4. [Baptism of Mary Pyburn at home of her mother Francis Pyburn, American Nov 5, 1788. Records at Archdiocese of Mobile. Date of birth September 1784.]
  5. [Holmes, Jack D. (1971) "The Alabama Historical Quarterly, Vol33 No. 2" pp87-97, Birmingham:Alabama Historical Society http://digital.archives.alabama.gov/cdm4/document.php?CISOROOT=/quarterly&CISOPTR=1069&REC=6]
  6. 6.0 6.1 [Feldman, Lawrence H. "Angloamericans in Spanish Archives", Genealogical Publishing, 1991. Lists residents for 1785 under Louisiana Tensas]
  7. [Records at the Archdiocese of Mobile, Mobile Alabama.]
  8. [Recorded at the CatholicChurch in Pensacola, I have been told the Archdiocese records for this period are in Mobile and not Pensacola]
  9. [Jaime's baptism is included in the estate papers of James Innerarity, Panton and Leslie Papers, University of West Florida, Baptised 1808, no father listed. Godparents John and Isabelle Greenwood]
  10. Times Picayune, New Orleans, Louisiana, October 5, 1853, and Daily Alabama Journal, Montgomery, Alabama November 9, 1853.
  11. [Ancestry.com. Philadelphia, Pennsylvania, Death Certificates Index, 1803-1915 [database on-line]. Provo, UT, USA: Ancestry.com Operations, Inc., 2011. Original data: "Pennsylvania, Philadelphia City Death Certificates, 1803–1915." Index. FamilySearch, Salt Lake City, Utah, 2008, 2010. From originals housed at the Philadelphia City Archives. "Death Records."
  12. 12.0 12.1 12.2 [Pensacola Journal, April 2nd, 1905, Second Section, in an article by I. E. Allen http://chroniclingamerica.loc.gov/lccn/sn87062268/1905-04-02/ed-1/seq-9/;words=Pyburn+Marie+Marys?date1=1836&date2=1922&searchType=advanced&lccn=sn87062268&proxdistance=5&rows=20&ortext=&proxtext=&phrasetext=&andtext=mary+pyburn&dateFilterType=yearRange&index=1]
  13. [Spanish land grants are digitalized online at http://www.floridamemory.com/collections/spanishlandgrants/ Spanish Land Grants and indexed by name. The information is also in Volume 3 of the American State Papers, Land records, available in most libraries, which is also indexed (available online)Chelsea Title and guarantee company, 2 pages, Land Commissioners to Phoebe Turvin, Phoebe Turvin to Antonio Collins.]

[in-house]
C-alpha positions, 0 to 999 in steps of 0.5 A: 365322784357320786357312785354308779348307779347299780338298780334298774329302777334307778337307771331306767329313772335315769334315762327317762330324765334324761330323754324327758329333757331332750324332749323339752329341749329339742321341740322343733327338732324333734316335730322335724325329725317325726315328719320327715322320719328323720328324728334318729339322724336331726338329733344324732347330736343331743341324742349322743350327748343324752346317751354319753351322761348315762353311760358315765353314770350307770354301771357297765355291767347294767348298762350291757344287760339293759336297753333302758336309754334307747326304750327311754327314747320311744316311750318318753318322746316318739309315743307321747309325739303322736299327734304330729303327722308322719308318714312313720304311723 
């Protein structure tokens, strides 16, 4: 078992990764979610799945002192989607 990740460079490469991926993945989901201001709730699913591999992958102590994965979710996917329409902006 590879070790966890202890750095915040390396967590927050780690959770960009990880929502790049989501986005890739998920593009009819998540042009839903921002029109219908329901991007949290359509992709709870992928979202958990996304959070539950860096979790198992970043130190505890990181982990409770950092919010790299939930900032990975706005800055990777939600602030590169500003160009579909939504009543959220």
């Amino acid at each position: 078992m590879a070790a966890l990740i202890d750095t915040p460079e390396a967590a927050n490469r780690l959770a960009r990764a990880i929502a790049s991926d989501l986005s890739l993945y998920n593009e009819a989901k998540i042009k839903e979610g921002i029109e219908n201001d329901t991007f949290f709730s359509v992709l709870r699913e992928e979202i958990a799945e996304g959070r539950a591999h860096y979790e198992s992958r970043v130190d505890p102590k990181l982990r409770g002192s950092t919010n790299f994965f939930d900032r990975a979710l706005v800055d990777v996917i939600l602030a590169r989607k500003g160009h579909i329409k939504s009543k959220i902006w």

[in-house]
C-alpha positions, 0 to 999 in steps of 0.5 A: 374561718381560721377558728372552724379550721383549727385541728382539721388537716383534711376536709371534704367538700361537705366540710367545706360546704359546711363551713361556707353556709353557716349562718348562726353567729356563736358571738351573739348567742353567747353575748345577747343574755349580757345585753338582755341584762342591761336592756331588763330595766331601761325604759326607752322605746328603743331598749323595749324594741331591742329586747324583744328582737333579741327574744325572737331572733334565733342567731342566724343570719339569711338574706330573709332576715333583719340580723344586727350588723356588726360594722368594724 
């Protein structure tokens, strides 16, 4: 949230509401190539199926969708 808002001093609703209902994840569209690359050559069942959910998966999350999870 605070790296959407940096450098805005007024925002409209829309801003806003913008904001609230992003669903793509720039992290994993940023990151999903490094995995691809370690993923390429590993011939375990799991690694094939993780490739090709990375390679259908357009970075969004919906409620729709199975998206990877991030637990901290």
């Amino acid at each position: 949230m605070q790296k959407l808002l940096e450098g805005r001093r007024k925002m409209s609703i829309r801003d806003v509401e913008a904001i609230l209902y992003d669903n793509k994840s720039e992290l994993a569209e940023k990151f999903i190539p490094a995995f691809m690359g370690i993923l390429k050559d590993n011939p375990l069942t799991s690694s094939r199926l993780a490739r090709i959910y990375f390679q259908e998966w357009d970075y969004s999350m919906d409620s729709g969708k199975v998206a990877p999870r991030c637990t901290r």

14. [The land that Phoebe Pyburn Turvin sold to Antonio Collins was bordered by the Francisco Collins grant and if further north. Both the Antonio Collins Grant and Francisco Collins Grant have GNIS coordinates.]
  15. [New Bedford Register, New Bedford, Massachusetts, March 10, 1841, also in the Times Picayune, New Orleans, Louisiana, February 25, 1841, and several others in 1841. Daily National Intelligencer, Washington, D.C., October 28, 1852, picked up from the Mobile Advertiser on October 19th.]
  16. [Times Picayune, New Orleans, July 29, 1858 mentions a man leaping out of a window at the Collins Hotel]
  17. [National Gazette, Philadelphia, Pennsylvania, March 22, 1827 and Charleston Courier, Charleston, South Carolina, March 29, 1827]
  18. [Jackson, Andrew; Smith, Sam B; Owsley, Harriet;Moser, Harold (1996) Tennessee:University of Tennessee, p305 and 507 http://books.google.com/books?id=lBedSM3L4qIC&pg=PA305&dq=antoine+collins+pensacola&hl=en&sa=X&ei=AHX2T8HRLsqqrQGg6ayLCQ&ved=0CDkQ6AEwAQ#v=onepage&q=antoine%20collins%20pensacola&f=false
  19. James E. Vale. Rocks and Shoals: Naval Discipline in the Age of Fighting Sail. Naval Institute Press, 1996.